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Raymond F. Aton (1916-1993) was a pioneer in the development of Springfield’s post-World War II economy. With his brother Richard ’36, their firm Aton Brothers Construction Co., built more than 200 banks and several Springfield landmarks, including the Southwestern Bell Telephone office, Mid-America Dairies, National Avenue Christian Church, and Belle Hall on Drury’s campus.
Aton purchased Southern Missouri Trust Company in 1968 with Thomas H. Baird, which they later sold to Mercantile Bank Corporation. He served as president of the Missouri Chamber of Commerce, president of the Springfield-Branson Regional Airport Board, member of the City Utilities board, the Southwest Missouri Art Museum board, the YMCA board, and the Springfield Planning and Zoning Commission. He was named Springfieldian of the Year in 1990.
Aton was also an active member of the Drury community. A 1937 alumnus of the university, he was an active member of Sigma Nu and the golf team, as well as the Panthers’ championship basketball team. He served as president of the alumni association from 1953-1954, joined the board of trustees in 1970, and served as its chairman. He was honored with the Drury Distinguished Alumni Award in 1985.
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Dr. Wilber C. Bothwell graduated from Drury College in 1931, and after earning his master’s and doctoral degrees from Washington University in St. Louis, returned to his alma mater as professor of economics and political science in 1946. He organized and administered the first evening adult education program in Southwest Missouri in 1947. He spearheaded the development of the curriculum of the new Breech School of Business Administration when it was established in 1958.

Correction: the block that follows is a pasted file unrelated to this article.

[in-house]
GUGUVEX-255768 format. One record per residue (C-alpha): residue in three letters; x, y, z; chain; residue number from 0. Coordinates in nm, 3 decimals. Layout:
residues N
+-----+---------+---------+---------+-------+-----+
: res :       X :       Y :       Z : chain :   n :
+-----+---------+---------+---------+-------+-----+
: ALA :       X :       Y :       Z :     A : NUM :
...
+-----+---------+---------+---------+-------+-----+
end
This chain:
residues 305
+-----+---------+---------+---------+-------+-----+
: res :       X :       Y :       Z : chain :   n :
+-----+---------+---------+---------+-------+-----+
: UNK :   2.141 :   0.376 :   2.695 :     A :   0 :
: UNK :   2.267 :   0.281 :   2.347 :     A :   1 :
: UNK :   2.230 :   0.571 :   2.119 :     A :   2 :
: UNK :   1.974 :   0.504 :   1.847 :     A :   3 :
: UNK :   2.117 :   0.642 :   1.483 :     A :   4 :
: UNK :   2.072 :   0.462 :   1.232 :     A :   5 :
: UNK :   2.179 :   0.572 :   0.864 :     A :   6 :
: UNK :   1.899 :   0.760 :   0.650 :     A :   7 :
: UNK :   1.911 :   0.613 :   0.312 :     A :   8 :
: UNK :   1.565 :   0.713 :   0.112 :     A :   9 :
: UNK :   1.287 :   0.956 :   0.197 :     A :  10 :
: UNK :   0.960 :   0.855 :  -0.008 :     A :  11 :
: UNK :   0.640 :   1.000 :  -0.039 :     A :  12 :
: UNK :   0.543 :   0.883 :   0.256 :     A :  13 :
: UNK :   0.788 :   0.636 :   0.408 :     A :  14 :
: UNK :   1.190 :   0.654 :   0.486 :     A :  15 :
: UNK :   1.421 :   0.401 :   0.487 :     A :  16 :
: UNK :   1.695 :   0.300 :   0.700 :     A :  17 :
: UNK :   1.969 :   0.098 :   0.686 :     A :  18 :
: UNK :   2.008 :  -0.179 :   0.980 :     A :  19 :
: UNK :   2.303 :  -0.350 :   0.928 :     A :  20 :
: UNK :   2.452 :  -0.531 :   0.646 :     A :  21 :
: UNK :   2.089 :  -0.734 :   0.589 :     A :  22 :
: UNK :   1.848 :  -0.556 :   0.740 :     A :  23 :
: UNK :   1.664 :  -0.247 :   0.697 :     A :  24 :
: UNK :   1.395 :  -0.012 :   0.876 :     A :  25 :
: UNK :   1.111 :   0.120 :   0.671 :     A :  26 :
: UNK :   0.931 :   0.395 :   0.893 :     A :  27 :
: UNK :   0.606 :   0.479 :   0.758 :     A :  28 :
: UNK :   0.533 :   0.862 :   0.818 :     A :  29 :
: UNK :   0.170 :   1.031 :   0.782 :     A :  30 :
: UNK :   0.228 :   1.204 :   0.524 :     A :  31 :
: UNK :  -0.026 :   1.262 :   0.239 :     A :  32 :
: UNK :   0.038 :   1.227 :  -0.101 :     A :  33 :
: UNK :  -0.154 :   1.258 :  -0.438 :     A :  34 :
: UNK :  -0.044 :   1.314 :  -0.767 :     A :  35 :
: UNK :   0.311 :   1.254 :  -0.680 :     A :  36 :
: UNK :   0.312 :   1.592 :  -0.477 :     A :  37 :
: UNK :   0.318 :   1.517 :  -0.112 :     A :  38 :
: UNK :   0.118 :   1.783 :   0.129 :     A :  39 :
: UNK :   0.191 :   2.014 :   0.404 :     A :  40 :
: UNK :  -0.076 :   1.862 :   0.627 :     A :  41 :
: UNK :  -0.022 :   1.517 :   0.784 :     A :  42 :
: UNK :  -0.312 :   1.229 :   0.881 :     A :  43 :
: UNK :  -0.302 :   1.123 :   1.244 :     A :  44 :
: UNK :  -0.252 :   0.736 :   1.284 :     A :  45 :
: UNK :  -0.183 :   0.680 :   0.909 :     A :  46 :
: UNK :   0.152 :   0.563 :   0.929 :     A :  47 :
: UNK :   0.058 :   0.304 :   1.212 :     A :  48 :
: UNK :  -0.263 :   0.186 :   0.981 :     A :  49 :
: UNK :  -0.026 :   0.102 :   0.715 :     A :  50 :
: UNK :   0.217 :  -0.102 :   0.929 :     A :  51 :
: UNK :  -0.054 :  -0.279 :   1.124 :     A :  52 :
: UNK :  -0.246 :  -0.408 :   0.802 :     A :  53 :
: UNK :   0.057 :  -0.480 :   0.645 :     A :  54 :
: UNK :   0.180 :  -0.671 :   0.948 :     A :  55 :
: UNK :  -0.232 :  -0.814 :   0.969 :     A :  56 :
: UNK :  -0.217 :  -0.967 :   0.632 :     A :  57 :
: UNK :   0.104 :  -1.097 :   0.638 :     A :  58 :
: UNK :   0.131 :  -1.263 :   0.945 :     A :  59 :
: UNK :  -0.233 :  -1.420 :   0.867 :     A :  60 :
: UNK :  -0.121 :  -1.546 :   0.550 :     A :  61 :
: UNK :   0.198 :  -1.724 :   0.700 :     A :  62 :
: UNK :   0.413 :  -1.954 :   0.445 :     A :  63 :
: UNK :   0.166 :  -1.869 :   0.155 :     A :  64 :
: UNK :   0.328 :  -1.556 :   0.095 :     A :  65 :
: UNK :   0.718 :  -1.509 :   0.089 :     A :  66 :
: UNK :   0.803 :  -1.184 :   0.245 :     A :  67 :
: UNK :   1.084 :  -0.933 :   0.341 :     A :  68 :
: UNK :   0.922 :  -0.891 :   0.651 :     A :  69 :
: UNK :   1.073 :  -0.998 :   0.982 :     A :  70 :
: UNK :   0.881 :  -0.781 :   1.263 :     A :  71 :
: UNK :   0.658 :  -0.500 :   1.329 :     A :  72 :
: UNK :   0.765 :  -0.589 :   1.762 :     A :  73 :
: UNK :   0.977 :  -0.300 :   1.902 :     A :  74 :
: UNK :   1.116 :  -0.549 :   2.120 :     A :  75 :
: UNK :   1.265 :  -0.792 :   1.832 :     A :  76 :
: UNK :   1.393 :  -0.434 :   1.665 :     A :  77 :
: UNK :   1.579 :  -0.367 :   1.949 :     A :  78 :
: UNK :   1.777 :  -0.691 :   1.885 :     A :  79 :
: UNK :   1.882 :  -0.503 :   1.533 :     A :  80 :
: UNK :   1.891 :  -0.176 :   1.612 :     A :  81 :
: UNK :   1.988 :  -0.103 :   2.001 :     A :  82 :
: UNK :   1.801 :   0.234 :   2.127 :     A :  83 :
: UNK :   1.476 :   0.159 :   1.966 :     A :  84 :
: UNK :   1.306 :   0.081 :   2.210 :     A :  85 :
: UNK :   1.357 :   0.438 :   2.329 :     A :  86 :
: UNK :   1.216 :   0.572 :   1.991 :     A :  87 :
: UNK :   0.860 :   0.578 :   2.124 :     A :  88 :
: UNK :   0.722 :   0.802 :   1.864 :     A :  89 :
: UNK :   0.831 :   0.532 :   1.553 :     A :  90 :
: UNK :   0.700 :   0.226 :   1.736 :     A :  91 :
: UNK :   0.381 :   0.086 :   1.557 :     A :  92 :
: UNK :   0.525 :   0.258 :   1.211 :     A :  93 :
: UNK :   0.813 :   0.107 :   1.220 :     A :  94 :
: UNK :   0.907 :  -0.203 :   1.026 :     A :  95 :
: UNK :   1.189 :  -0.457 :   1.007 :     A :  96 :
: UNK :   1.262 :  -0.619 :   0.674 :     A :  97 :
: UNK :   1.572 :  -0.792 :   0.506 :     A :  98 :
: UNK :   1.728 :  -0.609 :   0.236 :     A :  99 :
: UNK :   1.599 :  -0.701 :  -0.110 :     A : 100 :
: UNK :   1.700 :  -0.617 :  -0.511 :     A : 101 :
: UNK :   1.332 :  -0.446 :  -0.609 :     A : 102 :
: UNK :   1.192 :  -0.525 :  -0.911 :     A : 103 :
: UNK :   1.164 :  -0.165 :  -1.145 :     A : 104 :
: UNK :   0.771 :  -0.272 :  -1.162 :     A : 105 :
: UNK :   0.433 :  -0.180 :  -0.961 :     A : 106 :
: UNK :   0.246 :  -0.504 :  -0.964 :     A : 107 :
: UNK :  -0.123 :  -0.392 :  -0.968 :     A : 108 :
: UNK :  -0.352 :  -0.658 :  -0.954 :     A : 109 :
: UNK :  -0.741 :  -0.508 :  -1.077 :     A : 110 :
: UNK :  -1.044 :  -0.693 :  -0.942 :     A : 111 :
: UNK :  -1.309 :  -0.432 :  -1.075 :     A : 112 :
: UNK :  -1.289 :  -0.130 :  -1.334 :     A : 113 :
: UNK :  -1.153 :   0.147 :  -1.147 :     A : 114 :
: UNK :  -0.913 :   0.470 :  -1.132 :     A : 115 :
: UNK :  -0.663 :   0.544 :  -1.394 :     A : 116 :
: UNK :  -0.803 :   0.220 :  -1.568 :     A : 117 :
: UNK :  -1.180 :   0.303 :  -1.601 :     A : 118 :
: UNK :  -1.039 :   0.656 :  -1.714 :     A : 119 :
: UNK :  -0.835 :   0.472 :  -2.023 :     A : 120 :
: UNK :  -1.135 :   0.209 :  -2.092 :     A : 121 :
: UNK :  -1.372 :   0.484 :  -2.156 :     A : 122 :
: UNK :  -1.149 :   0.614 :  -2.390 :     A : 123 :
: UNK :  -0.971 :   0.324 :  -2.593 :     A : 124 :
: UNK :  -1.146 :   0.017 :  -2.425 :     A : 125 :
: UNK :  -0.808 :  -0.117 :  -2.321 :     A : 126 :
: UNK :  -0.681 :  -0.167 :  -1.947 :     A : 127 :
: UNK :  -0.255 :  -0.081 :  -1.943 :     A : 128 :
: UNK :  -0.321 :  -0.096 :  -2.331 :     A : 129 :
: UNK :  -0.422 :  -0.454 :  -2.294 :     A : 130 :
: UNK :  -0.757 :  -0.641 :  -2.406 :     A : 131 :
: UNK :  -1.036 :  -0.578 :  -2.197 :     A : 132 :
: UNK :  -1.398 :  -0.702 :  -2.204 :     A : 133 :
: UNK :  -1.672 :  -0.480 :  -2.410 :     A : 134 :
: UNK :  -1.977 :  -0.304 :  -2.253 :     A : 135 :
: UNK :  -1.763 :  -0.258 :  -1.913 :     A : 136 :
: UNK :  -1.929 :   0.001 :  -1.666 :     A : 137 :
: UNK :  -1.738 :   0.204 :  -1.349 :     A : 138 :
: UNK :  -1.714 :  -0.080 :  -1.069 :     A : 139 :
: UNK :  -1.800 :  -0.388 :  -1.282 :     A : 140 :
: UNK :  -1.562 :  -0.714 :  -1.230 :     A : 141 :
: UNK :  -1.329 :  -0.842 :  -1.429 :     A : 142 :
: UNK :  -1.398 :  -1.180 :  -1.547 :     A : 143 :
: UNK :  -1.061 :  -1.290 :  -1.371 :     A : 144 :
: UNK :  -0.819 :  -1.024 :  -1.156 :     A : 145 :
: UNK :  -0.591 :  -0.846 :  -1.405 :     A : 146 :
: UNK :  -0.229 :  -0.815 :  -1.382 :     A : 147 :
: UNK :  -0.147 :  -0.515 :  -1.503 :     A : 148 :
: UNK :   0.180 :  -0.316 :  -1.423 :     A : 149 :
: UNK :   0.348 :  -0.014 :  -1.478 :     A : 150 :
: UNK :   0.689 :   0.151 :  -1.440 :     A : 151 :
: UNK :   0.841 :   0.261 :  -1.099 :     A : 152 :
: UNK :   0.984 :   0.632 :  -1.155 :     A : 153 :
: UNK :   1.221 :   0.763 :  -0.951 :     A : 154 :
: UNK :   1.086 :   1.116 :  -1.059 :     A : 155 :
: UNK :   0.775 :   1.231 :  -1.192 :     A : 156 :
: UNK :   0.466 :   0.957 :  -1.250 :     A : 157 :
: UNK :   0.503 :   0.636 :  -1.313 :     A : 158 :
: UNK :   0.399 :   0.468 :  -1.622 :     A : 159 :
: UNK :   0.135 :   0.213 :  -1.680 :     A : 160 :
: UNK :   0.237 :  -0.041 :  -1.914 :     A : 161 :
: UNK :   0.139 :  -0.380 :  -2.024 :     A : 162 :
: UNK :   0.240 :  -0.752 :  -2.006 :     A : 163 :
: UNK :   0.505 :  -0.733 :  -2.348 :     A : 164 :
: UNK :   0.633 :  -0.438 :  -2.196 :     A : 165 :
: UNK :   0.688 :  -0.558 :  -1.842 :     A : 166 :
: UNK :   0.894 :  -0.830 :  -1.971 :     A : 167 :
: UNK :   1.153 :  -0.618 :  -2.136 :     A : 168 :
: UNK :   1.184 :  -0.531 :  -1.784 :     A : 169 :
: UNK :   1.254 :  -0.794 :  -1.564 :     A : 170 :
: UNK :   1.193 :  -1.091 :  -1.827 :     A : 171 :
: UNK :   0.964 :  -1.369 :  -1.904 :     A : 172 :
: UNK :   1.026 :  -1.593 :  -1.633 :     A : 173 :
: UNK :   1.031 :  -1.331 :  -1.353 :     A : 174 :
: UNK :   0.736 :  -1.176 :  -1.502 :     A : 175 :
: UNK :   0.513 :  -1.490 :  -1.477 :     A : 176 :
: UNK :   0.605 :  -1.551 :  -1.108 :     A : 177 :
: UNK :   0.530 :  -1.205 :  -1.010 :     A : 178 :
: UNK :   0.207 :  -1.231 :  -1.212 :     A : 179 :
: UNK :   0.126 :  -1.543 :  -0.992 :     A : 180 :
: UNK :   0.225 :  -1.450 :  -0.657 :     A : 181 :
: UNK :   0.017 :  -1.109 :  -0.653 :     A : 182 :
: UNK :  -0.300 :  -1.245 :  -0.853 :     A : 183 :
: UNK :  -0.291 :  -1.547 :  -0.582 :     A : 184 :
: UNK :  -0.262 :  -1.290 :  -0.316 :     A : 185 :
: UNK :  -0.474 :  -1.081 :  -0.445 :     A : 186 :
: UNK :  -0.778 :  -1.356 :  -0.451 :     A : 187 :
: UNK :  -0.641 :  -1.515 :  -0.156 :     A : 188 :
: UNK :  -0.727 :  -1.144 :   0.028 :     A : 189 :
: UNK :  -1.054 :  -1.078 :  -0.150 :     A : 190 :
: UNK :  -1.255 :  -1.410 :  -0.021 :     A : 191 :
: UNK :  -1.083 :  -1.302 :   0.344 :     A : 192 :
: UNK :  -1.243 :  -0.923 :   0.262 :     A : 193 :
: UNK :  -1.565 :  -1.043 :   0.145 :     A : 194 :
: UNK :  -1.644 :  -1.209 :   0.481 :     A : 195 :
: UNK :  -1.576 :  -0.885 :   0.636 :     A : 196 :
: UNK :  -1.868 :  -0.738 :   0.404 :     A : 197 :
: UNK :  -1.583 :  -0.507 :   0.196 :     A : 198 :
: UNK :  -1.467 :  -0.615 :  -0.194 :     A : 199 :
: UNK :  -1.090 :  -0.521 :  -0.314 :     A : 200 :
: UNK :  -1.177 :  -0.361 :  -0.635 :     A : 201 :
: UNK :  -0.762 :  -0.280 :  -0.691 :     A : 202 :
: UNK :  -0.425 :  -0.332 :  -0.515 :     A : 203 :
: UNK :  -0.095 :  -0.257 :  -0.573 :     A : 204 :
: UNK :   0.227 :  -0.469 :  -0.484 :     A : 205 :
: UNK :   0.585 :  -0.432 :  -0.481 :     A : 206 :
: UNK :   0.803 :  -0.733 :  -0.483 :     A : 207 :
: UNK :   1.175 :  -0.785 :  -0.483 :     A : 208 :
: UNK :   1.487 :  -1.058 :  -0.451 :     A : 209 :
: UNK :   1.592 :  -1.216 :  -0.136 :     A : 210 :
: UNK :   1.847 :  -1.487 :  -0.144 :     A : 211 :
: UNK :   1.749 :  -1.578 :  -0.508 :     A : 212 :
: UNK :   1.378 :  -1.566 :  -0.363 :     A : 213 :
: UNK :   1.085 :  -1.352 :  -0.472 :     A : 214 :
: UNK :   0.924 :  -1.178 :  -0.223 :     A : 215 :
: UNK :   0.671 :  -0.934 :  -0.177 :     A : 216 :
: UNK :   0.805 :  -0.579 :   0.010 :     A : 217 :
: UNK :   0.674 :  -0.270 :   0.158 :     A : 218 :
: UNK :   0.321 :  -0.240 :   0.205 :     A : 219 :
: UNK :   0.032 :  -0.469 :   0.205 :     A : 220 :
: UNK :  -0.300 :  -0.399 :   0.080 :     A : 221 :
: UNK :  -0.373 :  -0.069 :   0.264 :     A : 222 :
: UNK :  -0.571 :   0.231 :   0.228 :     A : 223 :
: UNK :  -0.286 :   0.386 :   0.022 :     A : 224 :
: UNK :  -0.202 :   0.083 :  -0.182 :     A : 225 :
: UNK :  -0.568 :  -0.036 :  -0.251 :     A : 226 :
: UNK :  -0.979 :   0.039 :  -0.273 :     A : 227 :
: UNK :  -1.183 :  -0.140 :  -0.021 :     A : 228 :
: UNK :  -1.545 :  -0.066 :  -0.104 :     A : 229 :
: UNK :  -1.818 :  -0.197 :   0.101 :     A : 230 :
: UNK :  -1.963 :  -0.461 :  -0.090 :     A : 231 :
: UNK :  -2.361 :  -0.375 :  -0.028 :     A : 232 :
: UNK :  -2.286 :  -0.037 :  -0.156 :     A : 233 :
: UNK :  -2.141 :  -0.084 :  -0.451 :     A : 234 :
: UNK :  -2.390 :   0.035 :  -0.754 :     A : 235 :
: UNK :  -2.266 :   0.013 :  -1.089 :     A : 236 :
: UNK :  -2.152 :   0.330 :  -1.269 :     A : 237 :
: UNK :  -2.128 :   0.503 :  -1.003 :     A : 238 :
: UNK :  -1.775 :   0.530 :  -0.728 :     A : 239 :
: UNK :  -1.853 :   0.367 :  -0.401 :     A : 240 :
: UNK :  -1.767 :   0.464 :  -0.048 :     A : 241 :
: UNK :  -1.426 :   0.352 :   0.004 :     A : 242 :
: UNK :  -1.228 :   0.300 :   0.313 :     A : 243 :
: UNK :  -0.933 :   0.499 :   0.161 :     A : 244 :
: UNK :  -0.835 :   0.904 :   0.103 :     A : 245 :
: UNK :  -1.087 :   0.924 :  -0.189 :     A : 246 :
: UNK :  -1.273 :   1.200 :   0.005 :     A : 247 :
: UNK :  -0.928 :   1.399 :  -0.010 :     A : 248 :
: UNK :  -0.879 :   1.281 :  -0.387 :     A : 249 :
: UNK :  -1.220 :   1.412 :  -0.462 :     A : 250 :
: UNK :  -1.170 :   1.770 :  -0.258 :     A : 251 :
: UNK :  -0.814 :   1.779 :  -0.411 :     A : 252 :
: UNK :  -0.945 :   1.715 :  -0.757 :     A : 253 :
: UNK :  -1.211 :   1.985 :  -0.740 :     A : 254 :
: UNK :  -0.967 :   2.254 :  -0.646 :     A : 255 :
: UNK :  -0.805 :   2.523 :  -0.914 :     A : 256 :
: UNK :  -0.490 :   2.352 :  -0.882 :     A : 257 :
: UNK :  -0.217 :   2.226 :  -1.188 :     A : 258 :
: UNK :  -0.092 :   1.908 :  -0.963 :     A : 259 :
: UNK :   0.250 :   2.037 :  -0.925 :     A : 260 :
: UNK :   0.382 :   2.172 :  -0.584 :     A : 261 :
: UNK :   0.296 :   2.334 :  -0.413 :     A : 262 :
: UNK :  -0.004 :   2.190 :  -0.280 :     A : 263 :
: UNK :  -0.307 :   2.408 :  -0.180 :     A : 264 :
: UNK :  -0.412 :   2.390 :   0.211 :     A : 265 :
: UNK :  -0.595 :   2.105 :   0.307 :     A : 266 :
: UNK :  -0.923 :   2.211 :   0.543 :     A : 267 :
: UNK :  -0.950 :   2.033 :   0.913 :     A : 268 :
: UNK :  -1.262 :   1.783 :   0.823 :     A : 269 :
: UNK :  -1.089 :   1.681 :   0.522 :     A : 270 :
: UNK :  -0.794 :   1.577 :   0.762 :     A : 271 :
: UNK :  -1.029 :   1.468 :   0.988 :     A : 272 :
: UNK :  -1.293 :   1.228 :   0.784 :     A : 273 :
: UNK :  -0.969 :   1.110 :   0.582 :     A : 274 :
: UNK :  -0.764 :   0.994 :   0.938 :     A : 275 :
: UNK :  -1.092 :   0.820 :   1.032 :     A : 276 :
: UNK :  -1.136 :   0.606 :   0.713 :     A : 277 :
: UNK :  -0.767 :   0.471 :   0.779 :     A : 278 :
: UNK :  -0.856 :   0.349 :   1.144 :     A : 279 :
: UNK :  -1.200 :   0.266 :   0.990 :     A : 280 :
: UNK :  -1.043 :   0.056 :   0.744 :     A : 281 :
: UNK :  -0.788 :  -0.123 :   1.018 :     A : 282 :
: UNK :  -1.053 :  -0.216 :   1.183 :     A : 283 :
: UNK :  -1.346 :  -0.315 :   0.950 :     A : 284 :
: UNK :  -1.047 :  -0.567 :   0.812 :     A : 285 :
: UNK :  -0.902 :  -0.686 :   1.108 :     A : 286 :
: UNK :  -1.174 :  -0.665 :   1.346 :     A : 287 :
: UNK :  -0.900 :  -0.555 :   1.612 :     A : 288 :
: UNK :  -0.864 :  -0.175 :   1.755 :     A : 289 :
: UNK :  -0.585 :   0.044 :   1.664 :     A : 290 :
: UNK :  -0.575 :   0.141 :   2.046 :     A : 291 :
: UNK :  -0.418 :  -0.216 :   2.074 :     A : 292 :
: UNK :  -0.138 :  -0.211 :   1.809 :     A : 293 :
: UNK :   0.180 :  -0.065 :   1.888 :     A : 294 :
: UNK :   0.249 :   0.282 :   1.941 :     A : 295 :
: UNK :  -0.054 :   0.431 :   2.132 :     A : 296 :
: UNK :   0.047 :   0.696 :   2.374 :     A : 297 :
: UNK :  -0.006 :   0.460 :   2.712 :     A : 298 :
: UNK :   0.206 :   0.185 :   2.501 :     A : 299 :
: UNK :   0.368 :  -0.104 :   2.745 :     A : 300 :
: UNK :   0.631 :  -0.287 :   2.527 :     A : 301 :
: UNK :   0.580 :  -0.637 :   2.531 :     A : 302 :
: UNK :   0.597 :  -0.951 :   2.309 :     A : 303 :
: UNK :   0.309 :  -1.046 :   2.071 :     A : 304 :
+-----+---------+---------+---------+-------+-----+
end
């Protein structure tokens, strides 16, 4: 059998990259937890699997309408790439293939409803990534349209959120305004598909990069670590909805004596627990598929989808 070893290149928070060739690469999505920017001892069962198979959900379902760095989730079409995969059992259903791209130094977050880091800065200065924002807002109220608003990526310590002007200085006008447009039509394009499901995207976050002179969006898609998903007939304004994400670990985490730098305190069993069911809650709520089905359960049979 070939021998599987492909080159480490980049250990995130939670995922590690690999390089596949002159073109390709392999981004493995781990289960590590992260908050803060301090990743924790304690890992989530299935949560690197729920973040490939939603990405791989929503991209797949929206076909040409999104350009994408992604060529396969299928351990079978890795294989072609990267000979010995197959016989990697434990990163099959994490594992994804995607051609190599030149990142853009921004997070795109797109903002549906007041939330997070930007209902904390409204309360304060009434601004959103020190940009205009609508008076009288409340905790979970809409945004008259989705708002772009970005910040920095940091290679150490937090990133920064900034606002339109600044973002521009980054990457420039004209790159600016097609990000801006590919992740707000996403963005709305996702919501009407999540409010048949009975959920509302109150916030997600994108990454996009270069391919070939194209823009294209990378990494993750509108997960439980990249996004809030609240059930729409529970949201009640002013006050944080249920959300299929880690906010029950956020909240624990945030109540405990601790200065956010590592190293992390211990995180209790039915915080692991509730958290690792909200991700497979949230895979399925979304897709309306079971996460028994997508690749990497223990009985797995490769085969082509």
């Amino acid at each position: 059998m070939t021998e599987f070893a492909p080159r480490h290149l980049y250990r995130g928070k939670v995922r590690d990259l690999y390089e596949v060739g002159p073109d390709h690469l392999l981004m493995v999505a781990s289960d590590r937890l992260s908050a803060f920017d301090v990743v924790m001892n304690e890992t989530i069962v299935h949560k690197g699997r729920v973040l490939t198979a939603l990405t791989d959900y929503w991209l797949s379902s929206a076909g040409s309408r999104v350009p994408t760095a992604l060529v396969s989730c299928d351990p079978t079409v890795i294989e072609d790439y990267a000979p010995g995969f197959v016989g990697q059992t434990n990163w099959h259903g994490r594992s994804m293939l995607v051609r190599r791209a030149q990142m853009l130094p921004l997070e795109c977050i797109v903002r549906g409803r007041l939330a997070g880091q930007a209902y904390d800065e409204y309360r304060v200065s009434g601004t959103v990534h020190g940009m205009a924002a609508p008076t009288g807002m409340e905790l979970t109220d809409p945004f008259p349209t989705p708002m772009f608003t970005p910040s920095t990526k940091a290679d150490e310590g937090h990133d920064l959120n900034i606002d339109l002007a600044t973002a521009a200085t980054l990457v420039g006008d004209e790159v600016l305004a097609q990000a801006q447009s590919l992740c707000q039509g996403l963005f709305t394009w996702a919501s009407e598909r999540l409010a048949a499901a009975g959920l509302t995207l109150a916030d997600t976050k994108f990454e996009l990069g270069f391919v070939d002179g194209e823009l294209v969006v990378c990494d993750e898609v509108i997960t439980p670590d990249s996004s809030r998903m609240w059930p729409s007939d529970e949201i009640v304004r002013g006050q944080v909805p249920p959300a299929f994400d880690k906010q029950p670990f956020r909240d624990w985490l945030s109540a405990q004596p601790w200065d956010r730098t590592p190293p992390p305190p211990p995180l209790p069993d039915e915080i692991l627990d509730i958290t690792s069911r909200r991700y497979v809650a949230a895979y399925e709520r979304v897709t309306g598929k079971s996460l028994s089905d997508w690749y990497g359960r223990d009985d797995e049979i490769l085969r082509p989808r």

Bothwell used a grant from the Ford Foundation to study how some of the nation’s best business schools were organized, and used his research to create the tradition of a Breech education: one that focuses heavily on the development of leadership and decision-making skills intertwined with a background in the liberal arts.
A member of Phi Beta Kappa, Bothwell was elected to the National Academy of Arbitrators in 1960, and served on the national panels of the Federal Mediation and Conciliation Service, the American Arbitration Association, and the National Mediation Board. He served as the permanent arbitrator for Southwestern Bell and the Communication Workers; the Dayco Company and the United Rubber Workers; and the United States Postal Service and its unions; the Zenith Radio Corporation and the United Electrical Workers. He handled more than 1,200 labor disputes, and more than 200 of his decisions and opinions are now cited as major contributions to the development of employer-employee relations common law principles.